DESVARIEUX: So would it be fair to say, then–let’s take your example of these 11 million undocumented workers. Let’s say that they don’t go away, but let’s say they’re legalized. If they now are part of this sort of legal workforce, could we see there being more pressure on employers to have higher wages, things of that nature?

BARRY: Sure. And I think you go back to the time after the Civil War. The biggest fear among white workers was 4 million freed slaves in the workforce. And what they found in the cases where they organized together, black workers and white workers, the rising tide lifted all those boats. And they made them go up. I think the same thing would happen here.

And I think the problem is that undocumented workers are just the latest diversion for workers, and they’re frantically scrambling around trying to figure out, what do I have to do to put the pieces back together, because the world is not what it was when I came into the workforce. And I’m speaking as a parent of two boys who are out–young men now–looking for work, and it’s real, real different how they are, and it has nothing at all to do with legal status or documentation. It’s just retail, for example. They don’t want you to have a regular schedule. They want you to be on call. And we have seen an economy transformed where I think millions of people are never going to have full-time jobs again. So there are lots of applicants for these jobs which have been de-skilled. So anybody can come in and do them, and the employers taking of action that. And they would take advantage of it–of you, Jessica, or me, as well as people who are undocumented.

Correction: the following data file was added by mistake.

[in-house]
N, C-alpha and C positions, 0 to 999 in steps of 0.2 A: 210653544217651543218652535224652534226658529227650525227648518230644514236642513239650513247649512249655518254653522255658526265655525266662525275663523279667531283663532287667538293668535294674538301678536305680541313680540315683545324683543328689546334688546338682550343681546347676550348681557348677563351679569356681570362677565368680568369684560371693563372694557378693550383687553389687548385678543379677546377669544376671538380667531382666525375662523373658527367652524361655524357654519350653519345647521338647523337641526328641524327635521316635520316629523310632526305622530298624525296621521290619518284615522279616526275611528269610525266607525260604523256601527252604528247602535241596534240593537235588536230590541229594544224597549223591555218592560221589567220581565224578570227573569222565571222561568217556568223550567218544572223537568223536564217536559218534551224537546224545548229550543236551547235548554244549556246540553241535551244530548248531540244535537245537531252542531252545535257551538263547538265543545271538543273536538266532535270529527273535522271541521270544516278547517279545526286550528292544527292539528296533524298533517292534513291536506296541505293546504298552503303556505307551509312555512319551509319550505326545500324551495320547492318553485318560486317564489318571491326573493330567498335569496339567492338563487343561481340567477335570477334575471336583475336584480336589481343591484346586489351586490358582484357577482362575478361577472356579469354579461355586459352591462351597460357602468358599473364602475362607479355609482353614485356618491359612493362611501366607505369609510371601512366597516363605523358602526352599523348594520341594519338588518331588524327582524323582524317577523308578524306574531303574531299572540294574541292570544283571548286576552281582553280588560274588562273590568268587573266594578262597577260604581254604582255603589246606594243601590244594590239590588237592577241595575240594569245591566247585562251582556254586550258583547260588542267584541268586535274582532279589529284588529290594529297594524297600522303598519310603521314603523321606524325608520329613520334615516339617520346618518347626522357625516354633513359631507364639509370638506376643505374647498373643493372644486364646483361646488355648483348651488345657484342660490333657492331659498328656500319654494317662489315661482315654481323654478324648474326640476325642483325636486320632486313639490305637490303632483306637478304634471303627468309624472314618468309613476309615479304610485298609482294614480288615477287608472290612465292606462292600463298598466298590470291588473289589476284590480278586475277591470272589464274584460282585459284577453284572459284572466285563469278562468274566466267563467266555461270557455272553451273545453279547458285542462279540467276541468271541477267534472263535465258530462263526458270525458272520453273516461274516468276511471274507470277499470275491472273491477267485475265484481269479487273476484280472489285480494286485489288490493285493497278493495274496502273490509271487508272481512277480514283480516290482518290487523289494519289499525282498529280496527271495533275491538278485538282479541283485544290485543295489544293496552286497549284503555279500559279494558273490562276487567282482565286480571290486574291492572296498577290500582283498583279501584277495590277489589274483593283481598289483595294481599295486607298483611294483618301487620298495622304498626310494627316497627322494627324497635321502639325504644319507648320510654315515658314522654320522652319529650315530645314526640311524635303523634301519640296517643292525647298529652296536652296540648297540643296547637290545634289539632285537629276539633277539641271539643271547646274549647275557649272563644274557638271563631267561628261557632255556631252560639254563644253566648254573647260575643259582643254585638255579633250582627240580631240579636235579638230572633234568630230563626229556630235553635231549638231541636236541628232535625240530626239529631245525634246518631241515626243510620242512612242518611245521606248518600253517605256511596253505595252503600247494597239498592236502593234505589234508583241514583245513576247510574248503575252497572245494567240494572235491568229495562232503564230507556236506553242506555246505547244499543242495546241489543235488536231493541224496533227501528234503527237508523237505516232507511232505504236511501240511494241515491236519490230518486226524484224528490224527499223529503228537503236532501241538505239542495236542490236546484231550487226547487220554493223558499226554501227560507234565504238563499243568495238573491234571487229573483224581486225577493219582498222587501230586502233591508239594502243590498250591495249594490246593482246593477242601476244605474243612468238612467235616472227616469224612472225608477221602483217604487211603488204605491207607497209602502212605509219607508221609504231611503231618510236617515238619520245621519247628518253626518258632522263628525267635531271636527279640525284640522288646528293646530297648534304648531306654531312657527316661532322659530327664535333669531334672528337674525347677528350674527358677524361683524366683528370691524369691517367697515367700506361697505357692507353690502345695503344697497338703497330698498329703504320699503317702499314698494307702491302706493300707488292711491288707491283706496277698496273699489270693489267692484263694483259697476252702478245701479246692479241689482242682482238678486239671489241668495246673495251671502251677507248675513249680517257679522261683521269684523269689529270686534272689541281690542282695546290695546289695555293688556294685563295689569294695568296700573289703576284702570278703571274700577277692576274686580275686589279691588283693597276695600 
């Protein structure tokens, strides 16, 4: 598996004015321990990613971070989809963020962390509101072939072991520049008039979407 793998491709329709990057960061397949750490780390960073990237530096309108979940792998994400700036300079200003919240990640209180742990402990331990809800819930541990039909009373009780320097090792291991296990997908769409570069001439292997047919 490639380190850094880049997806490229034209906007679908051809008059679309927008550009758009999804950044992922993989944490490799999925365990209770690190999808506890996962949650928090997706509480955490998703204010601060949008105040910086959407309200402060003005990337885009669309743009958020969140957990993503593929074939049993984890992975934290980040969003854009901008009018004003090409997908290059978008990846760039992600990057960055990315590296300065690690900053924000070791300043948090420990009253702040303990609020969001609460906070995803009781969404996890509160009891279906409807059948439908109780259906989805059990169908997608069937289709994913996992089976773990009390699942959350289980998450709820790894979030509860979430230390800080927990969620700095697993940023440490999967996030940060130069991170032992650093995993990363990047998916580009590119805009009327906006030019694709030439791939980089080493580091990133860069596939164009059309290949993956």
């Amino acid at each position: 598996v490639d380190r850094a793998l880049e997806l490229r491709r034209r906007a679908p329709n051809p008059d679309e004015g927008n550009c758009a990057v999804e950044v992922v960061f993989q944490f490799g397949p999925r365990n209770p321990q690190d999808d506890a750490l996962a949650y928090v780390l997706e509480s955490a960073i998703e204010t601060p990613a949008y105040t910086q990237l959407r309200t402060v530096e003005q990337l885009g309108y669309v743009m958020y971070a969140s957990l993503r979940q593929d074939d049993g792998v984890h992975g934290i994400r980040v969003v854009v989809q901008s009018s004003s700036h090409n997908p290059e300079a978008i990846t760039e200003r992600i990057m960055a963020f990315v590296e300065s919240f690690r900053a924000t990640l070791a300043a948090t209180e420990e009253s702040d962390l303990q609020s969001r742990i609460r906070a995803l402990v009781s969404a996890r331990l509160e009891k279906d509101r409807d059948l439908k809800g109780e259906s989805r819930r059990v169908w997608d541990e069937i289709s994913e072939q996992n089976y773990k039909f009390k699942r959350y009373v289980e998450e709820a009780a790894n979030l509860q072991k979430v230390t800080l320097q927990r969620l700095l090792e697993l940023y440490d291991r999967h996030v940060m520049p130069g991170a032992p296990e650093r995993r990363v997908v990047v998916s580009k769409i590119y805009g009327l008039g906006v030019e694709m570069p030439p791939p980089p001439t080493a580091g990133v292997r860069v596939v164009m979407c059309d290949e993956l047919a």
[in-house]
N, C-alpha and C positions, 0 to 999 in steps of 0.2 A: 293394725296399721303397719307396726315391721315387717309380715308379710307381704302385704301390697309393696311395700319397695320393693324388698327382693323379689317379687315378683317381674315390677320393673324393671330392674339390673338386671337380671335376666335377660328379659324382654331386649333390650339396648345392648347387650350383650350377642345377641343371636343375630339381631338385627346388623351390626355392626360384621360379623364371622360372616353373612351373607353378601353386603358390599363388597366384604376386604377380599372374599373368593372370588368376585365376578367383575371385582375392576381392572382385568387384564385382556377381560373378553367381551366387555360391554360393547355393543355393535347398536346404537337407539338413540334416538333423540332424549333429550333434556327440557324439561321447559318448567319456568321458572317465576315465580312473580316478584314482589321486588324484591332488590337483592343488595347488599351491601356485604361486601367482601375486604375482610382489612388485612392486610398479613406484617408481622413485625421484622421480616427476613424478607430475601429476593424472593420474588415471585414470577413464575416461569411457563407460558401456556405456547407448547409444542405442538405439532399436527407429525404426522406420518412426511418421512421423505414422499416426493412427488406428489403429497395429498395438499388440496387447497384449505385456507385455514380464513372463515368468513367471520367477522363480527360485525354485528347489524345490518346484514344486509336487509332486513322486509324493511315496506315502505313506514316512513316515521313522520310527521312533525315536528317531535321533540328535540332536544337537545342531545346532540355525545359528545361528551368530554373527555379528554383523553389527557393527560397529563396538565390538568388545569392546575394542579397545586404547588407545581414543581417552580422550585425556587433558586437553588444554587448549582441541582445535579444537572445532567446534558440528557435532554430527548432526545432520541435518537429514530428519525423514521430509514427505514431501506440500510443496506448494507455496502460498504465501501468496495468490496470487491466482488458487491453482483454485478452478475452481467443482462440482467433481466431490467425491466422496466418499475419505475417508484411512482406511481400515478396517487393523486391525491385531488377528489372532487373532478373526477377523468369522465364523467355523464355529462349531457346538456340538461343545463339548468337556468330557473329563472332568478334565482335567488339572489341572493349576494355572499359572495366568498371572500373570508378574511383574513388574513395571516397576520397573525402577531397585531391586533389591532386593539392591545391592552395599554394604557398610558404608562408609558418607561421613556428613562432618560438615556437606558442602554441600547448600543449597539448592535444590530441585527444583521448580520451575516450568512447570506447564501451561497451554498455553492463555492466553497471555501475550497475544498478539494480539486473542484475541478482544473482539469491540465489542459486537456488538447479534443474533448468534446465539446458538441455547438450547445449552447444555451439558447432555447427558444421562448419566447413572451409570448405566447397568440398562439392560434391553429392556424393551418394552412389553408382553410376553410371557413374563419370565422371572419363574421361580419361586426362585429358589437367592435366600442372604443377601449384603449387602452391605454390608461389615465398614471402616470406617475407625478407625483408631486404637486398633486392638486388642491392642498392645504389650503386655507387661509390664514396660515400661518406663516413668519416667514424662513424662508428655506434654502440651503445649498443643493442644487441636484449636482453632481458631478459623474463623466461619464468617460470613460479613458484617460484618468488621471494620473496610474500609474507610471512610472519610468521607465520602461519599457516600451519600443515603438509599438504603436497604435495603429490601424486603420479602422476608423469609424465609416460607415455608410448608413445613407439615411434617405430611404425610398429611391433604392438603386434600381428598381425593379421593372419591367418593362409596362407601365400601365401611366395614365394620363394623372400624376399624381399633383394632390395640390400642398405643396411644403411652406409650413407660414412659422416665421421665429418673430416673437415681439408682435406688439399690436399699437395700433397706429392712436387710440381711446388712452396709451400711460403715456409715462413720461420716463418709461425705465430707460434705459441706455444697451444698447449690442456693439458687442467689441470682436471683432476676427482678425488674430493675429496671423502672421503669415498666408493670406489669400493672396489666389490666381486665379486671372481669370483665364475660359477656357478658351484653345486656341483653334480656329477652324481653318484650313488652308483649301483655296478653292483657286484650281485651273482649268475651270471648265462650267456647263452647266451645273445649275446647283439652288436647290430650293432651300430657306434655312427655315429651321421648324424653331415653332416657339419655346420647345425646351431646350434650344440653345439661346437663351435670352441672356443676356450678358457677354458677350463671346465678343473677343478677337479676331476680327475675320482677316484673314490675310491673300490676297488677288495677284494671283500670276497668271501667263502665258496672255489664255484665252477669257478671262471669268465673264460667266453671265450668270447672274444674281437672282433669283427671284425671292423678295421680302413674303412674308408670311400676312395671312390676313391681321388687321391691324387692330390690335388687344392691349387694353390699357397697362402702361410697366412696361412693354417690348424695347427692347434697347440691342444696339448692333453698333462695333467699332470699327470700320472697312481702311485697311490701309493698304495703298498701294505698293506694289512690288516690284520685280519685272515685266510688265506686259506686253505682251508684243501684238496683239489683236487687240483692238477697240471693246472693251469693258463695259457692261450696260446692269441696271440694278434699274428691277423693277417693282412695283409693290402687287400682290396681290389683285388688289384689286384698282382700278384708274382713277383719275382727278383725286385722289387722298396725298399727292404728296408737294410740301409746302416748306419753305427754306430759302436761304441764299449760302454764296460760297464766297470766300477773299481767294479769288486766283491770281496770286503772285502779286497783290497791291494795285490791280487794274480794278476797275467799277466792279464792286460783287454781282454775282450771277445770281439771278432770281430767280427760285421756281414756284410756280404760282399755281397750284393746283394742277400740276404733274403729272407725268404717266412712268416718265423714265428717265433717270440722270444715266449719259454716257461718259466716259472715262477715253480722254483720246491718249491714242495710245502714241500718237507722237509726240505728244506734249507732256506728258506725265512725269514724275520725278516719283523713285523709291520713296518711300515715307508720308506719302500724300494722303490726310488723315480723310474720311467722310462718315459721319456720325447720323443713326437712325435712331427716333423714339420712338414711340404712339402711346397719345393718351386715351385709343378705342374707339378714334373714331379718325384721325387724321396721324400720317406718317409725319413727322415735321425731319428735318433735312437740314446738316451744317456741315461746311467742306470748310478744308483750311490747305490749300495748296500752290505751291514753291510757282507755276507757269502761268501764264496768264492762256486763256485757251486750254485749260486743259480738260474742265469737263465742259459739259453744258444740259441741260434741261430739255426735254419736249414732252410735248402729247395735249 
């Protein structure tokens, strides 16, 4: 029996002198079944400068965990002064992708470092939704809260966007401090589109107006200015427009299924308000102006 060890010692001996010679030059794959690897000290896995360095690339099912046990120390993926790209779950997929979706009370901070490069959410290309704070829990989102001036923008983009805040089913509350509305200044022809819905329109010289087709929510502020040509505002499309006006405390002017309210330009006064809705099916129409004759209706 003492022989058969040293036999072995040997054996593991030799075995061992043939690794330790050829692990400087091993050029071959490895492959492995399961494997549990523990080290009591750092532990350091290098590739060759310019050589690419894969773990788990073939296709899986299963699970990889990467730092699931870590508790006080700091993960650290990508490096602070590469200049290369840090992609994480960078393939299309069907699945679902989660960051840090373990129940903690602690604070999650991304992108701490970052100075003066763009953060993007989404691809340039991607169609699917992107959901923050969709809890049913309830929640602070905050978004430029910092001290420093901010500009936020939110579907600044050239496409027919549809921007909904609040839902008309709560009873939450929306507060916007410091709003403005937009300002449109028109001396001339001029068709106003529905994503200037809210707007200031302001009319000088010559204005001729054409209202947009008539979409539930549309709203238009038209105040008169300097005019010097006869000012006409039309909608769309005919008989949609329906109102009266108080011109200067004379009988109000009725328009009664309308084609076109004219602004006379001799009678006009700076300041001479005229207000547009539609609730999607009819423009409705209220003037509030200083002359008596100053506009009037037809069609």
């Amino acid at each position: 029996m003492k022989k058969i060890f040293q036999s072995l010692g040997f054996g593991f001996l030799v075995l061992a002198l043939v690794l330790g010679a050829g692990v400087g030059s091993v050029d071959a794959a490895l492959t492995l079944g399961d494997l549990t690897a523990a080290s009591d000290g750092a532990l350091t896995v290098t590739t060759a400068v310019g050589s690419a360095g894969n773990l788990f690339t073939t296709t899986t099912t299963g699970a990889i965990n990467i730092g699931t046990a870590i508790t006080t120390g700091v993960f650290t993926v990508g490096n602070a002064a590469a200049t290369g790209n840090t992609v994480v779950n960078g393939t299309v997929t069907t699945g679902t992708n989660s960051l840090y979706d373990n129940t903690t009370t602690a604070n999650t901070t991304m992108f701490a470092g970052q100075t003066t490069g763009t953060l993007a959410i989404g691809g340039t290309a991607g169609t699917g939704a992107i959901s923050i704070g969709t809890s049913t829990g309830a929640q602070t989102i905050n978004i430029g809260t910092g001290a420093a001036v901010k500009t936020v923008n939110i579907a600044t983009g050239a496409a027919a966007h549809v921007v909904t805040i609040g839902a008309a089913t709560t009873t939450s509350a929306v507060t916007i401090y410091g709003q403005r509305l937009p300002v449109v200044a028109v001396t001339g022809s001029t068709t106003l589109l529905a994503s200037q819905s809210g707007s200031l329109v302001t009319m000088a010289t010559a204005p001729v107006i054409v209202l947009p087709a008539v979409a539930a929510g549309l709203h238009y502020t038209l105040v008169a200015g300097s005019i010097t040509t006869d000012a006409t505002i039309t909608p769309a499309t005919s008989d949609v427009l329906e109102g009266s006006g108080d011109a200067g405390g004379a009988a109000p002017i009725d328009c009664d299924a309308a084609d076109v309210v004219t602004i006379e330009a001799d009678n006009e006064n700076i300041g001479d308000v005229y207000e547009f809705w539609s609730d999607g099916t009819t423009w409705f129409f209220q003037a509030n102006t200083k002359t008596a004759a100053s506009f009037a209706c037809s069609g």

DESVARIEUX: So, I’m listening to you, Bill, and it seems like what I’m hearing is that the working people and undocumented people are in the same fight.